7 Labor hours data not only incorporate both employment and average weekly hours data for a given sector, but they also include data for all worker categories (including employees, proprietors, and unpaid family workers), and utilize data from both the Current Establishment Statistics program as well as the Current Population Survey, in addition to other sources. We would like to use cookies to collect information about how you use ons.gov.uk. This rise was caused by gross value added (GVA) growing at 1.1% compared with the same quarter a year ago, while hours worked grew by 0.8%. Average weekly hours did not fall by nearly as much during this period, and in fact began to increase just one quarter after the end of the recession, while employment continued to decline for nearly a full year after the recession ended. Output per hour, output per job and output per worker for the whole economy and a range of industries. During this period, business sector output grew by 42 percent and hours did not grow at all (i.e., a zero-percent growth rate), and so labor productivity—the difference in these growth rates—grew by 42 percent. With regard to timing, one should determine whether output and hours each made their moves at the same time or with a lead or lag of several quarters, and whether their ascent or descent was compressed or gradual. It is defined as the value of all goods and services produced less the value of any goods or services used in their creation.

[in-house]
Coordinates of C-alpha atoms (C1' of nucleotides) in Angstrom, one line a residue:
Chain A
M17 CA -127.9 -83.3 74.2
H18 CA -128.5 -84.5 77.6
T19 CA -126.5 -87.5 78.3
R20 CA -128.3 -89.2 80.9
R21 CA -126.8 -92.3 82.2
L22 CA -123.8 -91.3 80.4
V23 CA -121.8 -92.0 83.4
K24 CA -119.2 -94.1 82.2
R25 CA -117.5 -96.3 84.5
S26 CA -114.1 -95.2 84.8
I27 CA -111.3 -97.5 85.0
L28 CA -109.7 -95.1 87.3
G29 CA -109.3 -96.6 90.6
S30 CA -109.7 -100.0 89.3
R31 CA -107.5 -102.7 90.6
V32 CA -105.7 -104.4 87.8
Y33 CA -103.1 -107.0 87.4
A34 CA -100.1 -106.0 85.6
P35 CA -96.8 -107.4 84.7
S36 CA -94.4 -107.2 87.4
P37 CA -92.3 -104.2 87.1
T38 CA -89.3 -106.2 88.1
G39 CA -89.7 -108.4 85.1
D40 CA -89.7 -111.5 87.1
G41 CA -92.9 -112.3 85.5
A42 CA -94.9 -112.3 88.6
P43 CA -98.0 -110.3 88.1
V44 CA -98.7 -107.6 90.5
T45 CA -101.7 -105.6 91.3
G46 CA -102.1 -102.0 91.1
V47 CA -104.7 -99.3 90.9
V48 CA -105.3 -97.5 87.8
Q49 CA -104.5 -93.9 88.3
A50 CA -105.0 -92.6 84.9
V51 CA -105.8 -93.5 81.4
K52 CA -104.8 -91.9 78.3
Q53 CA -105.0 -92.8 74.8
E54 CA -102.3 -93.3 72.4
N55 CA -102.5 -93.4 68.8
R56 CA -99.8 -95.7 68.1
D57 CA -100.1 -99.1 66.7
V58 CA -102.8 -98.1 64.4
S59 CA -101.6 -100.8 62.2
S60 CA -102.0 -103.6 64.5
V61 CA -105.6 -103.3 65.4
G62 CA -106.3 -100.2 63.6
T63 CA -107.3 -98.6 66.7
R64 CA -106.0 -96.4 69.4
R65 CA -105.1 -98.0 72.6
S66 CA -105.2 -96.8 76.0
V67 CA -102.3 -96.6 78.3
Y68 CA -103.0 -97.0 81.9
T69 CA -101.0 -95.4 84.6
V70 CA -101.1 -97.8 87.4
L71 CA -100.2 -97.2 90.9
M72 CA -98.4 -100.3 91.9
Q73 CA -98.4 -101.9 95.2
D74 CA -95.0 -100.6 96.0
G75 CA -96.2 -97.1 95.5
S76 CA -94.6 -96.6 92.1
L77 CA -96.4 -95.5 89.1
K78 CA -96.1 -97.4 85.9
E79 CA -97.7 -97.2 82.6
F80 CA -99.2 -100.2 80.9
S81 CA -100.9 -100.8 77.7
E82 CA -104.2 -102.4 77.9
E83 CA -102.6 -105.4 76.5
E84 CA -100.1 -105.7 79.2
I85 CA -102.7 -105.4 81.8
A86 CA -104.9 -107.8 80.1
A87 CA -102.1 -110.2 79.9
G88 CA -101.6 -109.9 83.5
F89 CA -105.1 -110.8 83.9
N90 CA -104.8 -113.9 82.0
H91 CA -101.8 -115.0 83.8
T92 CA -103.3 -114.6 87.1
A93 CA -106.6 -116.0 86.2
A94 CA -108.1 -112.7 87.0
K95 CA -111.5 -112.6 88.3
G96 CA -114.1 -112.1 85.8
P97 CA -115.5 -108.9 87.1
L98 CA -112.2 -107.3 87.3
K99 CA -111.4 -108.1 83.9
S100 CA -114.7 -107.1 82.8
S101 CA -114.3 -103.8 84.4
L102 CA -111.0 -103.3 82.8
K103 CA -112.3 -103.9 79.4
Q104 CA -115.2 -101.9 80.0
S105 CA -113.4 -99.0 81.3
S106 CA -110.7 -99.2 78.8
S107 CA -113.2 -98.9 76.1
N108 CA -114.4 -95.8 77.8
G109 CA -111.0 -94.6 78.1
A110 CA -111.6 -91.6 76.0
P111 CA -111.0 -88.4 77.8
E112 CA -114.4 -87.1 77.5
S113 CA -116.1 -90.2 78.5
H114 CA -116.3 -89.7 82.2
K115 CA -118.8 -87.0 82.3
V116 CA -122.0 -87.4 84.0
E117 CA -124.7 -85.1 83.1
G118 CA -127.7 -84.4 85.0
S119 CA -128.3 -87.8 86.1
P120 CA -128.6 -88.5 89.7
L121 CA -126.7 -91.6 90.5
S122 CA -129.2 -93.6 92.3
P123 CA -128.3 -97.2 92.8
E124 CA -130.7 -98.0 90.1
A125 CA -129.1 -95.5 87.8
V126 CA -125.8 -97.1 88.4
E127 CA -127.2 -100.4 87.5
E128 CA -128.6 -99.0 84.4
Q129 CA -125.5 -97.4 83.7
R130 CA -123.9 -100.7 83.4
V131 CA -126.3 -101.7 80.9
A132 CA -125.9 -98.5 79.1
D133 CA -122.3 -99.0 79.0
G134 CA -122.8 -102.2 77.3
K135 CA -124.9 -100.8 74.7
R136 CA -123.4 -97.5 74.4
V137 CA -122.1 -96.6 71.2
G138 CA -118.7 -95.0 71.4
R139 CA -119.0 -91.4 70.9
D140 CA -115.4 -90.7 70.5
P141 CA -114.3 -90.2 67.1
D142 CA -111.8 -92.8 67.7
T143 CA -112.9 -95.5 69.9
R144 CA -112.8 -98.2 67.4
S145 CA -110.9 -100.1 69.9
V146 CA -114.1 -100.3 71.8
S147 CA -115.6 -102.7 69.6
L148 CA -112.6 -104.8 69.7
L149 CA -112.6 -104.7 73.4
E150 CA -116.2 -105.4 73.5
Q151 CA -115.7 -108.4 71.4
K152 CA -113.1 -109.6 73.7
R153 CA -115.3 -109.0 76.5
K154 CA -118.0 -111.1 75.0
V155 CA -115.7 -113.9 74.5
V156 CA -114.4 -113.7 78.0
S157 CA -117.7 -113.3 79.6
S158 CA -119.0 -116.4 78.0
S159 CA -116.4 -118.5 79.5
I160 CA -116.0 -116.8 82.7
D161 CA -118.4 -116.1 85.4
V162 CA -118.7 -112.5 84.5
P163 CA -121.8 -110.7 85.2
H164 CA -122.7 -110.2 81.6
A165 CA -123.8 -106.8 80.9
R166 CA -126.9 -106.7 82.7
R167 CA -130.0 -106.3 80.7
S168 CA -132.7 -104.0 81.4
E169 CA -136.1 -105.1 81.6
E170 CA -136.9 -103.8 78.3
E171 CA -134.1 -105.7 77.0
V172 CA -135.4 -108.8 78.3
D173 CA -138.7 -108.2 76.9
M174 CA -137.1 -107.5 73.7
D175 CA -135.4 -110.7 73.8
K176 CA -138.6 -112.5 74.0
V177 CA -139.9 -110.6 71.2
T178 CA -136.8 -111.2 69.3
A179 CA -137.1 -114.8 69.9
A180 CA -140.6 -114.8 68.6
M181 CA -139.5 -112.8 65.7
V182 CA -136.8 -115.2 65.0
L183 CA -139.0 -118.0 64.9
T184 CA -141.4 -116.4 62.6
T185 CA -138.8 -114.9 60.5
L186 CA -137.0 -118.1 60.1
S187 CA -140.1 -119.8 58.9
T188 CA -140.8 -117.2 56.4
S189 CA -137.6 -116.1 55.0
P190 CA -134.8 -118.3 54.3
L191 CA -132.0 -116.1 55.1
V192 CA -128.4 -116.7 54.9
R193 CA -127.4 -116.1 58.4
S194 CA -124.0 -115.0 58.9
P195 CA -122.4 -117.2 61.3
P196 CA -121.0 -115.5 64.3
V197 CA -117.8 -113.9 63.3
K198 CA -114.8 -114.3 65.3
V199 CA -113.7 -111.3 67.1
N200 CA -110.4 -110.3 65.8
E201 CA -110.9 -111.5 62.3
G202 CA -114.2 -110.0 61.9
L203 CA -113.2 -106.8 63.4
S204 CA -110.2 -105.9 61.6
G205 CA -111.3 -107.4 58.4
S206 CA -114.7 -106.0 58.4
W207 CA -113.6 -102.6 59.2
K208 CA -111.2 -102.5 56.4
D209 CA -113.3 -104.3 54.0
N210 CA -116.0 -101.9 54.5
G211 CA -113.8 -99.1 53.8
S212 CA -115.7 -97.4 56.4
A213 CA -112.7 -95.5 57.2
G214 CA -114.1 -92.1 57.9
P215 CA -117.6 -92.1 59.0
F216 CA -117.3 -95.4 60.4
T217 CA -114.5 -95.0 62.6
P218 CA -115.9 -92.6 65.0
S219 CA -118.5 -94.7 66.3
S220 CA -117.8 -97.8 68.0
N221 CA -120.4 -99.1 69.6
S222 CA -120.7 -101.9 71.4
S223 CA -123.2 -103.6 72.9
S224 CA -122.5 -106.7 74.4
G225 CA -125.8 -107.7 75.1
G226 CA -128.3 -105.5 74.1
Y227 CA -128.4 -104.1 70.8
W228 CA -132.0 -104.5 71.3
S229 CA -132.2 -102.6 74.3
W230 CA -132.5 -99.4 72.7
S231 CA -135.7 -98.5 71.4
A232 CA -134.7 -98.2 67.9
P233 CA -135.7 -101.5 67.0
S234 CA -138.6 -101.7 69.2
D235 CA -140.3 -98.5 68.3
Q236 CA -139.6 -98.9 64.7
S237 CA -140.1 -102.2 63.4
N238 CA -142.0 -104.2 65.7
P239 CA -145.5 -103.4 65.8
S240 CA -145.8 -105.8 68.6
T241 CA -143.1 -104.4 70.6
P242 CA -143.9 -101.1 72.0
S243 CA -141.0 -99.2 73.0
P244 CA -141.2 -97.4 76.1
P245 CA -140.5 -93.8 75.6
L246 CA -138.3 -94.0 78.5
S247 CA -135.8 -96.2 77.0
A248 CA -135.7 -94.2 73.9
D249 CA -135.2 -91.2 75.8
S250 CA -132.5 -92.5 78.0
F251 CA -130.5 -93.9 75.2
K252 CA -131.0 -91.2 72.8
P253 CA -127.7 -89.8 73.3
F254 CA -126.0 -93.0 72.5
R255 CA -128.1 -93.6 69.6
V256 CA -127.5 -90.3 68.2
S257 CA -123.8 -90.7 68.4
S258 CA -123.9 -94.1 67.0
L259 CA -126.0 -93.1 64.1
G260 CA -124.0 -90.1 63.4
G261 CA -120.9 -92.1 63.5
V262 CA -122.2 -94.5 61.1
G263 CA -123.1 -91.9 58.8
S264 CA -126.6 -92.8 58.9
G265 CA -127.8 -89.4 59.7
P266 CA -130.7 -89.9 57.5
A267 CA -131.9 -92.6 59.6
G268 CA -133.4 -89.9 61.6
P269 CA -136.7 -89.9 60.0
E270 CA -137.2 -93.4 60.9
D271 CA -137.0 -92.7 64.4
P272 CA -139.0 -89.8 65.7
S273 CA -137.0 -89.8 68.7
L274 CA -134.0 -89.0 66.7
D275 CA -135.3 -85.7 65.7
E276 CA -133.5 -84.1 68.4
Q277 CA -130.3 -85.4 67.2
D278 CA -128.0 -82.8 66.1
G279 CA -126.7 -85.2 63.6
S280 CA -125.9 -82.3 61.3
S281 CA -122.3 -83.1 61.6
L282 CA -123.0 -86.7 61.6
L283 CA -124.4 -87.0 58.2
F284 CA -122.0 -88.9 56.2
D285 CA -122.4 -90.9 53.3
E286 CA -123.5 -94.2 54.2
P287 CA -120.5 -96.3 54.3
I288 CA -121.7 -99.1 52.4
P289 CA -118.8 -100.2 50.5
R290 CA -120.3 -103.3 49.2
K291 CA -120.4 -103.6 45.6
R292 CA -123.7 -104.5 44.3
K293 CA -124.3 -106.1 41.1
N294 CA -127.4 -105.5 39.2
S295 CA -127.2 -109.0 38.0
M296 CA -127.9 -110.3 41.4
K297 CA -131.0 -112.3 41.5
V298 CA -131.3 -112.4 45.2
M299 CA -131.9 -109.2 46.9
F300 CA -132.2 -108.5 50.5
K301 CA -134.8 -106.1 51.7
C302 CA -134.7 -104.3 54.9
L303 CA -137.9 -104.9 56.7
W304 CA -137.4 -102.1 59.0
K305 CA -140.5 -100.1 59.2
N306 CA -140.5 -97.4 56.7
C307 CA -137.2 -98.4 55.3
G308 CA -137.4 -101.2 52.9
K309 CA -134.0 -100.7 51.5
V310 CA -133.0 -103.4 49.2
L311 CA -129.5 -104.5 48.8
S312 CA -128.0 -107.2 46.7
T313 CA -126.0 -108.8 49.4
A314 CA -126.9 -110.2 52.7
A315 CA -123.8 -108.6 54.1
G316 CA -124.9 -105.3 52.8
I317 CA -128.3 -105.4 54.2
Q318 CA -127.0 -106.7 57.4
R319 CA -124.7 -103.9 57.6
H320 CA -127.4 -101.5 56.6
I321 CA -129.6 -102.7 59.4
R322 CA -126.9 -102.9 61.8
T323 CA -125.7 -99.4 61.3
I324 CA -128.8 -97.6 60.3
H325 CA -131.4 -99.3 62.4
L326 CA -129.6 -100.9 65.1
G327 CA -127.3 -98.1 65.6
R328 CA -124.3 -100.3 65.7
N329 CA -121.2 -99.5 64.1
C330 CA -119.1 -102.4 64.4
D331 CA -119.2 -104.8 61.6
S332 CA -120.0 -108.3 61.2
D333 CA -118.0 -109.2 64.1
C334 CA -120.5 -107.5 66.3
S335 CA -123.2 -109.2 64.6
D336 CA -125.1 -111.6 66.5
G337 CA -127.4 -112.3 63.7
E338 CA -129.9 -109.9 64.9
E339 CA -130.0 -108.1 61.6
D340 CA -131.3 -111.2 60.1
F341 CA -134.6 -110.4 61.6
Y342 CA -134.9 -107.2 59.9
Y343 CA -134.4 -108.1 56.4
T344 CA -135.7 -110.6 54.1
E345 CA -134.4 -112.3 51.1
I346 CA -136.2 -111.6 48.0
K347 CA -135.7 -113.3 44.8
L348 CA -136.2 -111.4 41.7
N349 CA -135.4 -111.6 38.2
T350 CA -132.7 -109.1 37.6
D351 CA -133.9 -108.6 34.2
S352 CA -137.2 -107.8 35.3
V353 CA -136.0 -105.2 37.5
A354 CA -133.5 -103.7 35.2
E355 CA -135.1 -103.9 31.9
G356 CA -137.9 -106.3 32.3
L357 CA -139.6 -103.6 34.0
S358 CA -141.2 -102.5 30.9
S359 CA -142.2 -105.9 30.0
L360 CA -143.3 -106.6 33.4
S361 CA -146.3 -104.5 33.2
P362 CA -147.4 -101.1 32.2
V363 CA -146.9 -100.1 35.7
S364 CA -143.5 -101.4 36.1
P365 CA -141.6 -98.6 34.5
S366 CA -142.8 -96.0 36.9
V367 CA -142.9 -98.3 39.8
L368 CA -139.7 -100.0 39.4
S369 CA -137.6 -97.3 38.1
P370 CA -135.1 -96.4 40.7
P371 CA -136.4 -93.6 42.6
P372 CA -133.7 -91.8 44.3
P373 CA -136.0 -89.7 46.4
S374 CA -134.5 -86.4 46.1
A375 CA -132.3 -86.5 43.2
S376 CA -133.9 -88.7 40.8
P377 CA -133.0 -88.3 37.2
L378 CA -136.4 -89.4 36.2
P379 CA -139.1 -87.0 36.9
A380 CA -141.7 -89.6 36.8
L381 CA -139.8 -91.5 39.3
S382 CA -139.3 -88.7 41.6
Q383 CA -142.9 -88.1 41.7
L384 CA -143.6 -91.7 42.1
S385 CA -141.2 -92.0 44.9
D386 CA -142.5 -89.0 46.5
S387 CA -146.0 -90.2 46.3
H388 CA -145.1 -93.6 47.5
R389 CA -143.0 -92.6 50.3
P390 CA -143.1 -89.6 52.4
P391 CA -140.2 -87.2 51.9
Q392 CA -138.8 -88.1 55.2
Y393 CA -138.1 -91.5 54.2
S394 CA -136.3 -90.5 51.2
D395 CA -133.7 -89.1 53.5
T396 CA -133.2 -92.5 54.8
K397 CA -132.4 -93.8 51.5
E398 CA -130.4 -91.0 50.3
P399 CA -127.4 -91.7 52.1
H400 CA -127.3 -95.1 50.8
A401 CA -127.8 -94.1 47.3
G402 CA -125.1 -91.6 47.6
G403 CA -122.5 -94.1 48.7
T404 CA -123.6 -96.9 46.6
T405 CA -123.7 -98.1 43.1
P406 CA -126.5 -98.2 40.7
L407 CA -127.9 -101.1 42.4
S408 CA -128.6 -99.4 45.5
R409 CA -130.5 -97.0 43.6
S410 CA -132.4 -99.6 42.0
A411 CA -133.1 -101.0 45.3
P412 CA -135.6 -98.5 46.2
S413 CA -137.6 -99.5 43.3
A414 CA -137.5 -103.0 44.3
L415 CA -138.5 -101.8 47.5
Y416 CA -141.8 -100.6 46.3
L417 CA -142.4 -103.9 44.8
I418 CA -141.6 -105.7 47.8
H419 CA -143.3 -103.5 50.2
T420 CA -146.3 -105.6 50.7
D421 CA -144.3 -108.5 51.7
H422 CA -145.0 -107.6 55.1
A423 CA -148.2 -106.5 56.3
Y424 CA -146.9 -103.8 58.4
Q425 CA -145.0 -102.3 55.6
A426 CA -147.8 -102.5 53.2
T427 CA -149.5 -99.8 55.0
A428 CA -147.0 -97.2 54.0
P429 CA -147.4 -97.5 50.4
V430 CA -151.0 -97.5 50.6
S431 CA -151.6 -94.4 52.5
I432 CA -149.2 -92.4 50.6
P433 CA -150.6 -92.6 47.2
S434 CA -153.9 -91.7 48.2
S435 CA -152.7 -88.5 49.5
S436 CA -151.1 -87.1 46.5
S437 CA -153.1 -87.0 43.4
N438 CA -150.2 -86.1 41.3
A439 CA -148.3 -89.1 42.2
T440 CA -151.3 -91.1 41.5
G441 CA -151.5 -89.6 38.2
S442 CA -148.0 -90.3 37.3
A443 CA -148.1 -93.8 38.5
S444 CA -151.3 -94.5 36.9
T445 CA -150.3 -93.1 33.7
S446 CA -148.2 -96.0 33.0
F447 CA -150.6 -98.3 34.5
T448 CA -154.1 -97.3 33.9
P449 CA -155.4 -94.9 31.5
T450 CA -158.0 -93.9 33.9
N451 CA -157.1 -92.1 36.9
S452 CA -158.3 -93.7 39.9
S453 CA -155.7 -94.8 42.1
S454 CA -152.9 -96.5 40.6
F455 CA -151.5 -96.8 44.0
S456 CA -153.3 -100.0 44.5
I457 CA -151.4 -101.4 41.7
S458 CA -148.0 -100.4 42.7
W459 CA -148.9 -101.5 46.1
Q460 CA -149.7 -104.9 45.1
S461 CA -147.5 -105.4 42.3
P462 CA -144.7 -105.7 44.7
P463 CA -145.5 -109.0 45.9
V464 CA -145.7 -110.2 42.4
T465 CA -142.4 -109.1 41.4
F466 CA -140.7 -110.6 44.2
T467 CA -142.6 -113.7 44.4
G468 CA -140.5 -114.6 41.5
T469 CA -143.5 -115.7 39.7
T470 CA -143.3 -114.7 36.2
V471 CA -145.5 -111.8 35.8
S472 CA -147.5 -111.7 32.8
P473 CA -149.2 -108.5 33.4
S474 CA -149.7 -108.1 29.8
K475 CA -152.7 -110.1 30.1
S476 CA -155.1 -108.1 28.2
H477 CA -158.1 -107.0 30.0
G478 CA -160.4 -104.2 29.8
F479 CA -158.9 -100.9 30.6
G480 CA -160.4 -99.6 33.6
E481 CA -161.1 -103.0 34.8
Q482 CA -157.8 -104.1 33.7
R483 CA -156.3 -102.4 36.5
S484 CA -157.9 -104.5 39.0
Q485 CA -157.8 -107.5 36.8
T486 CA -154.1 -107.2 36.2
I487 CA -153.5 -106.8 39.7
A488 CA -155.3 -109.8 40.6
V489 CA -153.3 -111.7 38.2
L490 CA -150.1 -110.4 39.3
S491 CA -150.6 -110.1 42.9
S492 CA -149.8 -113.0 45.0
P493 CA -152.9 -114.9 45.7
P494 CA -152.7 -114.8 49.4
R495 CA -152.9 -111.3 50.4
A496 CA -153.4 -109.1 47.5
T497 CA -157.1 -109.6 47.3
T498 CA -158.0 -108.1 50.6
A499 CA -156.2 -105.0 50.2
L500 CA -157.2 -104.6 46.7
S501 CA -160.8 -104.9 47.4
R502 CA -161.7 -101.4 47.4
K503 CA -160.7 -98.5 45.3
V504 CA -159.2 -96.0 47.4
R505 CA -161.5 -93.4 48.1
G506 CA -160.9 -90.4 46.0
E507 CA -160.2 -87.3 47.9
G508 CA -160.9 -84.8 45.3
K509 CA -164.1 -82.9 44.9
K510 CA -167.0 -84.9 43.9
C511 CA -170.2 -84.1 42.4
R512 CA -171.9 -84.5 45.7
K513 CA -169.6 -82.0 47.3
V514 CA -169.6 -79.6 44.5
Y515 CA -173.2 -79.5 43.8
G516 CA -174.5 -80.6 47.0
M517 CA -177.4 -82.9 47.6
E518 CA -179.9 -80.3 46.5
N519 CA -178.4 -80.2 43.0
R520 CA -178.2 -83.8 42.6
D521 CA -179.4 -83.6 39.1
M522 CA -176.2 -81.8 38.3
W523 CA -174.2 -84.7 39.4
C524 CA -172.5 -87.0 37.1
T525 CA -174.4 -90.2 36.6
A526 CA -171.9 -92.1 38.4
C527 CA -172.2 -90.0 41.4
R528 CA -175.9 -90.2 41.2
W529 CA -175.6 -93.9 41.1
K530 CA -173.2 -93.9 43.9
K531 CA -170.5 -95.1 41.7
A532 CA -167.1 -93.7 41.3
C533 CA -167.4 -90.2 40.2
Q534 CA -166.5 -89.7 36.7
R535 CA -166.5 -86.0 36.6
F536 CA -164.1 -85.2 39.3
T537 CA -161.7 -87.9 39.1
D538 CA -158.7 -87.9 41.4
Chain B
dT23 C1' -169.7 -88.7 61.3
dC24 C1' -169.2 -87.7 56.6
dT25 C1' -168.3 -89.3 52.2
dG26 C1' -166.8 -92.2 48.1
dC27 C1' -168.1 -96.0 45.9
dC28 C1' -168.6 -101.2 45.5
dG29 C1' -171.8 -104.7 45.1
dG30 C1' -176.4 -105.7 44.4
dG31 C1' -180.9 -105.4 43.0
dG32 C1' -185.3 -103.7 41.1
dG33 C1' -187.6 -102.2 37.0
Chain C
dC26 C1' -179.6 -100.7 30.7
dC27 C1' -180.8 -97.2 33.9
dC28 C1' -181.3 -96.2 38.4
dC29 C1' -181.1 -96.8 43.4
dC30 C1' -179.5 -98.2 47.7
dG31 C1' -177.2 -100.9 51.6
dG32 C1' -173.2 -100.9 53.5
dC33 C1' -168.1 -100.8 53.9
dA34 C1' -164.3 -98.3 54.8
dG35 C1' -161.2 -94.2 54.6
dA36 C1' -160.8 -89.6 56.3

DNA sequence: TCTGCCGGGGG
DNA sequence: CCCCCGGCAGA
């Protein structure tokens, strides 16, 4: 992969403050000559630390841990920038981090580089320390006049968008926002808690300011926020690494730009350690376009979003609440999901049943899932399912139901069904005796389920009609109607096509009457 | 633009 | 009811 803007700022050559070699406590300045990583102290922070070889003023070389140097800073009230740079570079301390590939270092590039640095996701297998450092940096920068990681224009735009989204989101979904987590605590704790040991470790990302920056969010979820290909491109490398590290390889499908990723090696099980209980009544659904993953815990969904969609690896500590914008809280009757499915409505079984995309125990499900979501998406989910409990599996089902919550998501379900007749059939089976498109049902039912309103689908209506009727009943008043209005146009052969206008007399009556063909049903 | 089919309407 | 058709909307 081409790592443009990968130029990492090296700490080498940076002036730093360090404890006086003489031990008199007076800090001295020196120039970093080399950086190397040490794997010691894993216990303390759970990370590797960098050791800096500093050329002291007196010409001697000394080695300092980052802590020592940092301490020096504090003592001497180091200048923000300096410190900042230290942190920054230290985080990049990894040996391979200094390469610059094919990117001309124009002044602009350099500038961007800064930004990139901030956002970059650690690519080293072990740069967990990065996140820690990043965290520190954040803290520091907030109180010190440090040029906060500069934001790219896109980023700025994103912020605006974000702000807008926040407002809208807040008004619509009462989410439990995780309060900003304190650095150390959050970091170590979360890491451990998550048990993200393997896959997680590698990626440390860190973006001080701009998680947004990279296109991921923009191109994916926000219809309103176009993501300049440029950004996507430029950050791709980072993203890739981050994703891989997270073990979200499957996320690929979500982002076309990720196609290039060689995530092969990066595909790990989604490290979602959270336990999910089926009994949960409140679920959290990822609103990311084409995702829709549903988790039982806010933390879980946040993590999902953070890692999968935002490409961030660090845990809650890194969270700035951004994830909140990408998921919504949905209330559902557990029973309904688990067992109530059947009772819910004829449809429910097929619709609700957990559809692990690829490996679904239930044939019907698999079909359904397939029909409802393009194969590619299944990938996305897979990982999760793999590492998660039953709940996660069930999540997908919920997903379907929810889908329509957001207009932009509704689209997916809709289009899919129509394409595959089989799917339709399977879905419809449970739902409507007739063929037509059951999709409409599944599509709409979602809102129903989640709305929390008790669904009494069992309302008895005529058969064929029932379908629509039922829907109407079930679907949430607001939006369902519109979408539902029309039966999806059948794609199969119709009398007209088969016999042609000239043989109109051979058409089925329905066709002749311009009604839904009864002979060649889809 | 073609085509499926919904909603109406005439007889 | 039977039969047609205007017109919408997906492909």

It is defined as the value of all goods and services produced less the value of any goods or services used in their creation. Because, over the long run, productivity growth is the economic factor that has the potential to lead to improved living standards for the participants of an economy—in the form of higher consumption of goods and services. Although labor is the most common input factor, you also could use variables such as equipment, raw materials and money to calculate productivity growth rates. Gross domestic product (GDP) is a measure for the economic activity. Information in this article will be made available to sensory-impaired individuals upon request. This fact might strike some as surprising: workers in the U.S. business sector worked virtually the same number of hours in 2013 as they had in 1998—approximately 194 billion labor hours.1 What this means is that there was ultimately no growth at all in the number of hours worked over this 15-year period, despite the fact that the U.S population gained over 40 million people during that time, and despite the fact that there were thousands of new businesses established during that time.